Regualtion 186/2009 sets out procedures for notification, and defines when Manitoba Hydro may burn coal for the purposes of emergency operations.
View regulations under the Climate Change and Emissions Reduction Act
The legislative process for Bill 15 included an opportunity for the public to speak and/or submit comments as part of a session of the all party Legislative Review Committee of the Manitoba legislature. Gaile Whelan Enns, Director of Manitoba Wildlands, appeared before the committee to support the Bill, and recommend steps to strengthen the Bill.
Download May 26, 2008 comments by Gaile Whelan Enns at the Manitoba Standing Committee Hearing (DOC)
Source: Government of Manitoba
On April 11, 2008, Manitoba introduced new legislation - Bill 15 The Climate Change and Emission Reductions Act - that requires the province to meet Canada's Kyoto target for 2008-2012 and set long-term goals for 2020 and 2025.
In order to meet its Kyoto commitments, Manitoba must reduce its annual emissions to 17 megatonnes (MT) from approximately 20 MT. To achieve this, the first goal is to reduce GHGs below 2000 levels by 2010.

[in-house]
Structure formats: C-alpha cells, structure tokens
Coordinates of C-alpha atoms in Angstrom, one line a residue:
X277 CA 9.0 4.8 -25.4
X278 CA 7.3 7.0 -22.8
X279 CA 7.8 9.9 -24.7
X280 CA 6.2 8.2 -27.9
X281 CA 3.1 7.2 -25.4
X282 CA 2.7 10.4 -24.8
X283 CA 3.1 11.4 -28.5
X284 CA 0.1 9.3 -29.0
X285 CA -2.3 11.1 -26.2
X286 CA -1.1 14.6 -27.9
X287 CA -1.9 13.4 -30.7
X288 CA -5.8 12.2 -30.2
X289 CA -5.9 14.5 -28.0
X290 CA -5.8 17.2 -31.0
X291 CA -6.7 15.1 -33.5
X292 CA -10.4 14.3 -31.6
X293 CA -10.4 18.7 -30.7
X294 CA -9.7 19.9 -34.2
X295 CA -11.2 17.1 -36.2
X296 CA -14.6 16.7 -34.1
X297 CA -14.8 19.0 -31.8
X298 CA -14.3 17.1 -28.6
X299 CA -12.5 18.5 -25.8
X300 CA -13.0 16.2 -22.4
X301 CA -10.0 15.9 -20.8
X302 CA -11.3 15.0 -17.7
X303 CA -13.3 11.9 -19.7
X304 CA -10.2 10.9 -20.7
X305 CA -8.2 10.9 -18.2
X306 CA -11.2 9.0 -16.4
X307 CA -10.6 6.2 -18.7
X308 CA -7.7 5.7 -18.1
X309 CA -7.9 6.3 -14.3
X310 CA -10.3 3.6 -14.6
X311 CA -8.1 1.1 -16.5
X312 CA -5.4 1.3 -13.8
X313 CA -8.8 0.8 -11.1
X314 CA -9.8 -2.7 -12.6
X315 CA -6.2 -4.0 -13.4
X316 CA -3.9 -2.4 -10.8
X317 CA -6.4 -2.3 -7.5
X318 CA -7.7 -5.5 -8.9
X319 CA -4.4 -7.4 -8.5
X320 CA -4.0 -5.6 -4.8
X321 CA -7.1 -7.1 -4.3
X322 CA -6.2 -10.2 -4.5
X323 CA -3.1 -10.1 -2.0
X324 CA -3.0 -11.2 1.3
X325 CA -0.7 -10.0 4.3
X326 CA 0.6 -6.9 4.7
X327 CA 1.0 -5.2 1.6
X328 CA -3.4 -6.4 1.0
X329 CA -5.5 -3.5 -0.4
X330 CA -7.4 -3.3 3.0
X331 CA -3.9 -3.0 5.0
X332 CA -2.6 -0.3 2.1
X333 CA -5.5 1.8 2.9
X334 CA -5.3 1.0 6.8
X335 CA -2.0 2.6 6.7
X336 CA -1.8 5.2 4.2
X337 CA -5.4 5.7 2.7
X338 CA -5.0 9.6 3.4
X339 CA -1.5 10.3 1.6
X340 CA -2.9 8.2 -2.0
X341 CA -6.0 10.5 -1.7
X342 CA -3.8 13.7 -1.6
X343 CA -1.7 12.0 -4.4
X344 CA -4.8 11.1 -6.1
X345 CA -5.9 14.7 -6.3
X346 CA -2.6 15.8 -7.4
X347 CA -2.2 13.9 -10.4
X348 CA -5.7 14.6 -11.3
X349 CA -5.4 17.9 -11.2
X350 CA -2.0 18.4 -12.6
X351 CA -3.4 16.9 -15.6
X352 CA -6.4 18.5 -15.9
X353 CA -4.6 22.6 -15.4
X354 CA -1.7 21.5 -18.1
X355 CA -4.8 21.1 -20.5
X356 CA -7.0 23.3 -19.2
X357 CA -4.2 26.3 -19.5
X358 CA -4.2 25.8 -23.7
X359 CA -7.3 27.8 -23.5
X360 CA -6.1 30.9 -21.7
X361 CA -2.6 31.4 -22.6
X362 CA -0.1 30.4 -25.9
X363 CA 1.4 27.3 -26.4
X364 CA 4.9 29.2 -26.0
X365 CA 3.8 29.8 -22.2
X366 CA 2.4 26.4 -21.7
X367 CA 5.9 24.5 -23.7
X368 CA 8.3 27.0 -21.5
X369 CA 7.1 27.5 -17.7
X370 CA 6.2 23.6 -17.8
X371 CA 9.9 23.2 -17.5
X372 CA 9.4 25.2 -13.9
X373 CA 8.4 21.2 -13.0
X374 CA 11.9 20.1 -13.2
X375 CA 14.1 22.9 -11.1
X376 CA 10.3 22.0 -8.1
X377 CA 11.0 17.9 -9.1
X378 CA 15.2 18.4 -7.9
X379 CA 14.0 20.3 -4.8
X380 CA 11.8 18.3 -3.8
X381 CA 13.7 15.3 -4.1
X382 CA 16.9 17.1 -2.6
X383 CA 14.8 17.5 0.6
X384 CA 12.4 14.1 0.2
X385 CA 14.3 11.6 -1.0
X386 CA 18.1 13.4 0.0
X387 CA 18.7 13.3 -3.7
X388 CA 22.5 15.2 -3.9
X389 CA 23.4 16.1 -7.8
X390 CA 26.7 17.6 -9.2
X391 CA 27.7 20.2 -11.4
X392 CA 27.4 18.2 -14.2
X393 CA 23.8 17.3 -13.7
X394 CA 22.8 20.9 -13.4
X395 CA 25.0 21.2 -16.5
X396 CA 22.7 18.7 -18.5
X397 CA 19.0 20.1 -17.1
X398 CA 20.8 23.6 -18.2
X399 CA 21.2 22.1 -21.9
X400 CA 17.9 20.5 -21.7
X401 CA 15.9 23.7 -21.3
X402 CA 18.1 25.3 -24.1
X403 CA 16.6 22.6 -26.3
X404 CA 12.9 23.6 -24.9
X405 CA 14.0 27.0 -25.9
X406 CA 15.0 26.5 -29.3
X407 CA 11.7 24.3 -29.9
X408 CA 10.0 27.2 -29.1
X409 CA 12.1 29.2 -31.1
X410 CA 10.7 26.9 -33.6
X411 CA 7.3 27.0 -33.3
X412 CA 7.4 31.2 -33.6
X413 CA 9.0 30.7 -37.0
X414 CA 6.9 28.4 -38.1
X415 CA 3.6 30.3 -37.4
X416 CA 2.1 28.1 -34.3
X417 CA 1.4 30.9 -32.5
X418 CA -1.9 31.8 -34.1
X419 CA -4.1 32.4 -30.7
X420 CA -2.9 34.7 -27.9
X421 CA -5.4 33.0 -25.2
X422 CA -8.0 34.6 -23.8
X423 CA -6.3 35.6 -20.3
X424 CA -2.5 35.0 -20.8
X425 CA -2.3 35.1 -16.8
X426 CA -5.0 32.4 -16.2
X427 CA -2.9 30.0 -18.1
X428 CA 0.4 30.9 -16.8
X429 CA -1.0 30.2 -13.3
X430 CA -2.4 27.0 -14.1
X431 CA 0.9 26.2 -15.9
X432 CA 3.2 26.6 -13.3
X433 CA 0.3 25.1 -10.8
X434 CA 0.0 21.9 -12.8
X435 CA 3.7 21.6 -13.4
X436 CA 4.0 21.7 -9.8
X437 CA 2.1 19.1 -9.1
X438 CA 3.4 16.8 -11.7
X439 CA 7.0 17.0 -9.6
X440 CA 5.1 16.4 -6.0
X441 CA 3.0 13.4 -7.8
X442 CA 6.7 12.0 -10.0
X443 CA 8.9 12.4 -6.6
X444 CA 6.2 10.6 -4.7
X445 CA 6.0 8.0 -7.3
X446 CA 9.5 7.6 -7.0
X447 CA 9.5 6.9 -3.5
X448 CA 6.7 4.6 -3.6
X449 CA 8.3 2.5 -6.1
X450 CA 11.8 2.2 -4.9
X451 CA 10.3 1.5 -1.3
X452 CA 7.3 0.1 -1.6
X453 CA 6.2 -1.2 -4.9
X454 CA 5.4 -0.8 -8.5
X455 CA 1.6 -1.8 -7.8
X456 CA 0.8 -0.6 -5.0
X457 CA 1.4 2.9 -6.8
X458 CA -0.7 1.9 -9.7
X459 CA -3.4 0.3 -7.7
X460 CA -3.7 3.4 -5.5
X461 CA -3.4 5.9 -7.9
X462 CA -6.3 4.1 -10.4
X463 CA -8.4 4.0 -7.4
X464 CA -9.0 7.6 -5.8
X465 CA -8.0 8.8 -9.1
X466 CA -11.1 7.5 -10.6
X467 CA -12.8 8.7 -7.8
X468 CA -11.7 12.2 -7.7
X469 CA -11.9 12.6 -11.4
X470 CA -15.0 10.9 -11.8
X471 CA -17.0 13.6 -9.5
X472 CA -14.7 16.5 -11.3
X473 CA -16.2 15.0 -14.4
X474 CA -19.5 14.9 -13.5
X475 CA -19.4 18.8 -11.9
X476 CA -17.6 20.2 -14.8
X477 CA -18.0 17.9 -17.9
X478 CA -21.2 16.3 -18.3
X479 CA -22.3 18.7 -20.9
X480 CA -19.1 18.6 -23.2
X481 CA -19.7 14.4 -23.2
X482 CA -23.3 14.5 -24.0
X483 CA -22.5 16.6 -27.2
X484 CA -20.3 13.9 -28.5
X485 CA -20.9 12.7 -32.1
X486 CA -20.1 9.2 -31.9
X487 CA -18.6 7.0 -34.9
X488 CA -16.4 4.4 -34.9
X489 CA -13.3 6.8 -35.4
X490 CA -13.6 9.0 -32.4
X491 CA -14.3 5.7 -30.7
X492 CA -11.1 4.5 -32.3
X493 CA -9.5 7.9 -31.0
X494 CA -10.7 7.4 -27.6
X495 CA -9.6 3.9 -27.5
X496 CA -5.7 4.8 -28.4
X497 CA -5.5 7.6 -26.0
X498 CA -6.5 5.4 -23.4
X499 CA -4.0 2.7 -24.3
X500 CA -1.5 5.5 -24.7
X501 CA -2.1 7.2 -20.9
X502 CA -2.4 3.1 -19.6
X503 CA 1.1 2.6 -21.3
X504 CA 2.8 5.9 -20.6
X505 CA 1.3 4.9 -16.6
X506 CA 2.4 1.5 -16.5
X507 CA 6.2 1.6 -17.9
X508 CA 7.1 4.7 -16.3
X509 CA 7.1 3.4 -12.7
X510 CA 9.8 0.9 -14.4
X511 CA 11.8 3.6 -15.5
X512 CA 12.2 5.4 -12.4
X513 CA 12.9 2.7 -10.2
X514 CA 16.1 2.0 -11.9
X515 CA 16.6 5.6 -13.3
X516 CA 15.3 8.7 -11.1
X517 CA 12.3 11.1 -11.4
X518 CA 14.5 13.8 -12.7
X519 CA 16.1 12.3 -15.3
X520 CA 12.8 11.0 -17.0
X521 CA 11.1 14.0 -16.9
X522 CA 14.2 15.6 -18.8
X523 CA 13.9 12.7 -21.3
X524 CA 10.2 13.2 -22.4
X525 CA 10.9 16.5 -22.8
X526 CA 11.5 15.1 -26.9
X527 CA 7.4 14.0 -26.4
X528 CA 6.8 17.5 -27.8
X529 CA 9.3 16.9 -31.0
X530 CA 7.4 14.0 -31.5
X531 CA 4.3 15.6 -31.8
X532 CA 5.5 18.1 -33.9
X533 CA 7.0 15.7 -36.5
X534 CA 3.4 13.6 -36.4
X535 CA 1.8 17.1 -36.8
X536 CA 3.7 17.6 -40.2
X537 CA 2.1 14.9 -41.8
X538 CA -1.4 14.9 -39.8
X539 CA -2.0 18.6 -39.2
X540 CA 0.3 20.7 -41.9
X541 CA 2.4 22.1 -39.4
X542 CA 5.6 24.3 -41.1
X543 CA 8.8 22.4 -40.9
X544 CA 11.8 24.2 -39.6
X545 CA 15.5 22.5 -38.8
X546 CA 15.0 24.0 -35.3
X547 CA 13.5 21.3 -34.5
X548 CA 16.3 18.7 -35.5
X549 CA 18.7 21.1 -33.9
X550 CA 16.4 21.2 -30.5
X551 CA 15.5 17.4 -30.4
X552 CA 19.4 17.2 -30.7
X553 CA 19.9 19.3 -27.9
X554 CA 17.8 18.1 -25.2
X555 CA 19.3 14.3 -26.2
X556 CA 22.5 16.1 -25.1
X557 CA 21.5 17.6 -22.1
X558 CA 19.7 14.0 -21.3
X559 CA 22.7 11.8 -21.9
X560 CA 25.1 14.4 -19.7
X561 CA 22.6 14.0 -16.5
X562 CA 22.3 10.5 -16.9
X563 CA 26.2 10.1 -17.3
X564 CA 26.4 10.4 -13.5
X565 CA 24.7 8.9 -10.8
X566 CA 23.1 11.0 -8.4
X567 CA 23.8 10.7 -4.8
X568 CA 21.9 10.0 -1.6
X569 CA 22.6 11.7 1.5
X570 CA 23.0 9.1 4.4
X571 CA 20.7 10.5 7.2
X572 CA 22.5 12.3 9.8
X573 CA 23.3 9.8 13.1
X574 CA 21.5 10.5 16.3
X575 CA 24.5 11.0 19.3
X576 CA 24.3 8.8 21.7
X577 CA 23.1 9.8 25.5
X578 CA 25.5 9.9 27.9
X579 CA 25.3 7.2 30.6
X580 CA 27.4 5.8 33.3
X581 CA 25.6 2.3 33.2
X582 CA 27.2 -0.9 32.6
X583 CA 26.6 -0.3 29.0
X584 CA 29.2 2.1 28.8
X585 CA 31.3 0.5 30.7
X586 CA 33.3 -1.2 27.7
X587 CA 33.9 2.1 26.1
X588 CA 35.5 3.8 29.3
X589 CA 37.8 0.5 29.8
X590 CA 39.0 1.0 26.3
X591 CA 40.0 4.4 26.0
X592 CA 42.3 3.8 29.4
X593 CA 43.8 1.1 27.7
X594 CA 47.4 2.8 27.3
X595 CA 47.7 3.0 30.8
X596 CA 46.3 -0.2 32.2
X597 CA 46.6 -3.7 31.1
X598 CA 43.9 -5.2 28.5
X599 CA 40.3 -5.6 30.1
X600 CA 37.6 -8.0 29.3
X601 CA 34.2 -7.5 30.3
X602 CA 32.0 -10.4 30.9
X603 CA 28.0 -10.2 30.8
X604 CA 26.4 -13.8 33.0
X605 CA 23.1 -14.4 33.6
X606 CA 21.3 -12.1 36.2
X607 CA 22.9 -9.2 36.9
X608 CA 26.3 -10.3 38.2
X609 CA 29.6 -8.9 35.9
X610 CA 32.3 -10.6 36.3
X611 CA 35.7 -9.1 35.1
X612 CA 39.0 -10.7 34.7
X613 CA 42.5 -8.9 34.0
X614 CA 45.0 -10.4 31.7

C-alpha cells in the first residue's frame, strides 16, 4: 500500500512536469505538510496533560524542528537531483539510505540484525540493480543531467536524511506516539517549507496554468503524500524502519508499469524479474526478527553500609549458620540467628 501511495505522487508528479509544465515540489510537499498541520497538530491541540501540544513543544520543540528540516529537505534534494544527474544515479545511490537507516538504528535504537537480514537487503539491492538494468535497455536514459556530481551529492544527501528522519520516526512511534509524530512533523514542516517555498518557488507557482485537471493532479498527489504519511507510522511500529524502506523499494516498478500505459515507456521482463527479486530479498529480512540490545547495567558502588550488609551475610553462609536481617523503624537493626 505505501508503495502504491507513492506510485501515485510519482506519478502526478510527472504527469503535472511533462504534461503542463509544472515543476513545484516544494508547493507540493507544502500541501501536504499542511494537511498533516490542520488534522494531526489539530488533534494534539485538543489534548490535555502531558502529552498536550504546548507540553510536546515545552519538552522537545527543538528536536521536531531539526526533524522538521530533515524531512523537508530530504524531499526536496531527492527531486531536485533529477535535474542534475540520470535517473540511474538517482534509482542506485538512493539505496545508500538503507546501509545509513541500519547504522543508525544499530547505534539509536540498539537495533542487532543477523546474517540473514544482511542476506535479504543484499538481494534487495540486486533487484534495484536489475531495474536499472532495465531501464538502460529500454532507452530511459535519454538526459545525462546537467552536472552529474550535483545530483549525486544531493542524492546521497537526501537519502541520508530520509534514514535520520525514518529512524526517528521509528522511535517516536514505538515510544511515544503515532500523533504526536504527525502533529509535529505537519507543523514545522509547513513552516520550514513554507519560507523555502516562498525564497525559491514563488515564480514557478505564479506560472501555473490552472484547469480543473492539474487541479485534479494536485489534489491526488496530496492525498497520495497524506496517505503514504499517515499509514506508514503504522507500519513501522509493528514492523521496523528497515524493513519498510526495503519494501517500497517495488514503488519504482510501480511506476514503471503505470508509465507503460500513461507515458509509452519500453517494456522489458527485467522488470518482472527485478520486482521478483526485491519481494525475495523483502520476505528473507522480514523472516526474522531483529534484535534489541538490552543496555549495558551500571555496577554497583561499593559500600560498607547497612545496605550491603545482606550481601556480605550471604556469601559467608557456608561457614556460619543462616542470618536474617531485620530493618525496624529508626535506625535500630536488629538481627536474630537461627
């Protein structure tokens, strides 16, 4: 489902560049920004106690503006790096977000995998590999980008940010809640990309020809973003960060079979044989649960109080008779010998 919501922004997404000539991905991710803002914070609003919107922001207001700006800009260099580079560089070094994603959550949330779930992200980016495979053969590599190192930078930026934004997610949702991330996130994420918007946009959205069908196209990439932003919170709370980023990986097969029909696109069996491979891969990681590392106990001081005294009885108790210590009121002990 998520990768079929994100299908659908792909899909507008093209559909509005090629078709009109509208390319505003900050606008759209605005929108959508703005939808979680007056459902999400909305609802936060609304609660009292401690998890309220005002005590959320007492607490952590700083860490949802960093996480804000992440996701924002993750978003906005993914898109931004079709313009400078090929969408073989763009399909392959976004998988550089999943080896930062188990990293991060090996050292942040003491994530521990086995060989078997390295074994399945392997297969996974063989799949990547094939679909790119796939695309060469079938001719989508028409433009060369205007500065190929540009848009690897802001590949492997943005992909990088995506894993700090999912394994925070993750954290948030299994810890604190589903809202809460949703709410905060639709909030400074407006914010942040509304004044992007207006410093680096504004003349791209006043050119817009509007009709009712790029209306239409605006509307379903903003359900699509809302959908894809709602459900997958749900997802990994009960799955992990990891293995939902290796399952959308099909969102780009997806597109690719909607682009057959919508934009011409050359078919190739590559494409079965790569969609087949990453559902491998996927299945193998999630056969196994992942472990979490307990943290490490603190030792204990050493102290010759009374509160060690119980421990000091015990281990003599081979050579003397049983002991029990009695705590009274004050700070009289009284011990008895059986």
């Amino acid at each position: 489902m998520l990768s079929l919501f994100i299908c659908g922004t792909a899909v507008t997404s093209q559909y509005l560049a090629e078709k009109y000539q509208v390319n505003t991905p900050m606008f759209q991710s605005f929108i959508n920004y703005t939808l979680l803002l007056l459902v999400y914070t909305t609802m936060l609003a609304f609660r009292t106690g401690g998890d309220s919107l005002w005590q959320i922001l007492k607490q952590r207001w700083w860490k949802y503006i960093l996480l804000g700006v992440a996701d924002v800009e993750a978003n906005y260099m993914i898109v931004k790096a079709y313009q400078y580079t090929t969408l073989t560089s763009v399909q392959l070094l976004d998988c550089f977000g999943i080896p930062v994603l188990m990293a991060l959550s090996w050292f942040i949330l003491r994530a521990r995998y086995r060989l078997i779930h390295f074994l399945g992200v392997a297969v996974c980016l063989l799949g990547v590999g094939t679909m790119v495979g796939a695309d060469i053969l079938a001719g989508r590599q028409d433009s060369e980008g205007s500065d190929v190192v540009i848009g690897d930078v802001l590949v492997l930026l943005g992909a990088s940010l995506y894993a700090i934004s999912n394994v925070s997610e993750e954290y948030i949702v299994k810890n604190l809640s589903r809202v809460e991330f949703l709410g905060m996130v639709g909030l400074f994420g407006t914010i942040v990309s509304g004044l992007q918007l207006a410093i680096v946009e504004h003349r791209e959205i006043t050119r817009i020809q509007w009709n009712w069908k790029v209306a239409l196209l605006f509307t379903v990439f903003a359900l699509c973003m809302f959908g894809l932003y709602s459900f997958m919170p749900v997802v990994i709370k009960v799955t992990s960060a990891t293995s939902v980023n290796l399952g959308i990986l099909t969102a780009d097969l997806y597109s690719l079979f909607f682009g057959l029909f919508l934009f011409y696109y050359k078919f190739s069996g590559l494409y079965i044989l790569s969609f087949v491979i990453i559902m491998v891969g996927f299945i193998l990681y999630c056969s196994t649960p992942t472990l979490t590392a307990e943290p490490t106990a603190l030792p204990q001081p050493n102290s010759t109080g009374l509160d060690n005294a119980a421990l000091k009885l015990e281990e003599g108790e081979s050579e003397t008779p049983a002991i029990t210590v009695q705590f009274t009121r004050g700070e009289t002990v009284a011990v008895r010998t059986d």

To meet its 2012 target, Manitoba is proposing to annually:
Some initiatives announced to achieve reduction of GHG emissions include: updating building codes, banning import of cars older than the 1995 model year, and allowing zero emission vehicles onto the province's roads. The government has committed $145 million over four years to implement the law.
- reduce emissions from transportation sector by up to one MT;
- reduce emissions from large emitters by 650,000 tonnes;
- reduce emissions through clean energy expansion by 670,000 tonnes;
- reduce emissions through agriculture, forestry and community programs by 680,000 tonnes; and
- reduce emissions through future climate action investments by 250,000-plus tonnes.
The Climate Action Network (CAN-RAC), Canada's umbrella organization representing environmental and civil society from across the country who are concerned about global climate change, congratulated Manitoba for taking a leading role in the fight against climate change in Canada.
There are questions and concerns because the legislation leaves many questions that will only be answered as regulations are drafted and come into force - which will take some time.